So I have both a nmea 2000 network and a short gamin network.
    Have you figured out a solution to this issue since you have a 4212 and a 3206?

  6. Bill Lentz says:

    Glenn, I don’t use the 3206 for waypoints. It’s really a back up and used for a larger overview in plotter mode than my current 4212 or 4210 or video from my camera system. I’ll check it out though and report back. I actually never noticed this problem.
    Have you contacted Garmin if so what do they have to say?

  7. Richard C says:

    I have also experienced the momentary loss of audio on the VHF while the Garmin AIS 600 is operational and sharing the same antenna. At first, I thought it was the C.G. radio operator who was releasing the Mic key prematurely, but than found it was happening on all received transmissions. Personally, I’m skeptical about the “ClearTrack” feature on the Garmin AIS 600. Here is how Garmin describes it:
    “The AIS 600 also employs ClearTrack™ technology, which ensures there’s no interruption of AIS traffic position while the VHF radio is in use.”
    I’m not an engineer, but how can one antenna serve as a simultaneous, AIS receive, VHF receive, AIS transmit, VHF transmit, without a loss of function on one or more of them? I believe the only solution is to have a dedicated AIS antenna and forget about sharing one VHF on the masthead with both devices. I can’t afford to have a compromised VHF radio not even for my Garmin AIS 600.
    Hope Garmin can fix this as both the AIS and VHF are very important safety tools aboard our boat.

  8. Bill Lentz says:

    Hook the existing VHF antenna directly to the GARMIN 200VHF (or whatever VHF radio you are using)and the dedicated AIS antenna to the antenna port on the AIS transponder. To be a purist put a 50 ohm dummy load on the VHF transciever port of the AIS transponder.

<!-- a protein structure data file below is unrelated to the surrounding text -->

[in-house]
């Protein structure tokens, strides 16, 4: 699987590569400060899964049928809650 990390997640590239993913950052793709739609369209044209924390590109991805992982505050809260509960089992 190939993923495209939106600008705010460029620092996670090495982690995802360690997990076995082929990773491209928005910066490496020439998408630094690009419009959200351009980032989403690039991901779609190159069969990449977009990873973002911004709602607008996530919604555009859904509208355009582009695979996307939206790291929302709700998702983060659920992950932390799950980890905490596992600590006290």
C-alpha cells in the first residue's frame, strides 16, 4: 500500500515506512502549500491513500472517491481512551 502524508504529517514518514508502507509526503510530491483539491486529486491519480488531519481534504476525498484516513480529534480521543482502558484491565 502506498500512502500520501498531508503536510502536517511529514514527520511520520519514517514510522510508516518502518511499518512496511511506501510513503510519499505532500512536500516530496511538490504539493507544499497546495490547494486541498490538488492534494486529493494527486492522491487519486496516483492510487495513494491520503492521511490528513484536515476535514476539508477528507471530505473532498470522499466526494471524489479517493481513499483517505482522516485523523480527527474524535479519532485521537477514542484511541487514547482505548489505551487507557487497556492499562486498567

This effectively eliminates the antenna switching between the units. The switching is done via RF sensing (negotiation) not over the NMEA2000 backbone. It also allows an AIS narrow band antenna to be used instead of a compromise full band VHF antenna.

  9. Richard C says:

    Thanks for the instructions on this. I’ll look for the narrow band AIS antenna and dummy load.
    At first I thought the “ClearTrack” feature worked only with the Garmin VHF200. I’m using the Uniden ES UM625c which is an older radio by todays standards. Right now, I can’t justify changing to the Garmin radio as I see no significant advantage. However, in the case Ben wrote about the audio gap occurred with both Garmin products in the system aboard the Maine Cat. So, I can conclude the VHF has nothing to do with this if it is a confirmed problem.

  10. Bill Lentz says:

    I used to have a Uniden UM625 I changed to a pair of Garmin VHF200’s because I liked the way the radios NMEA2000 integrated with the AIS and Garmin 4200 Chartplotters. You can actually click on a vessel and then through the plotter send the vessel a DSC call to meet you on the channel you choose. At that point you can negotiate passing information or just confirm your AIS transponder is being seen. It’s a very cool option.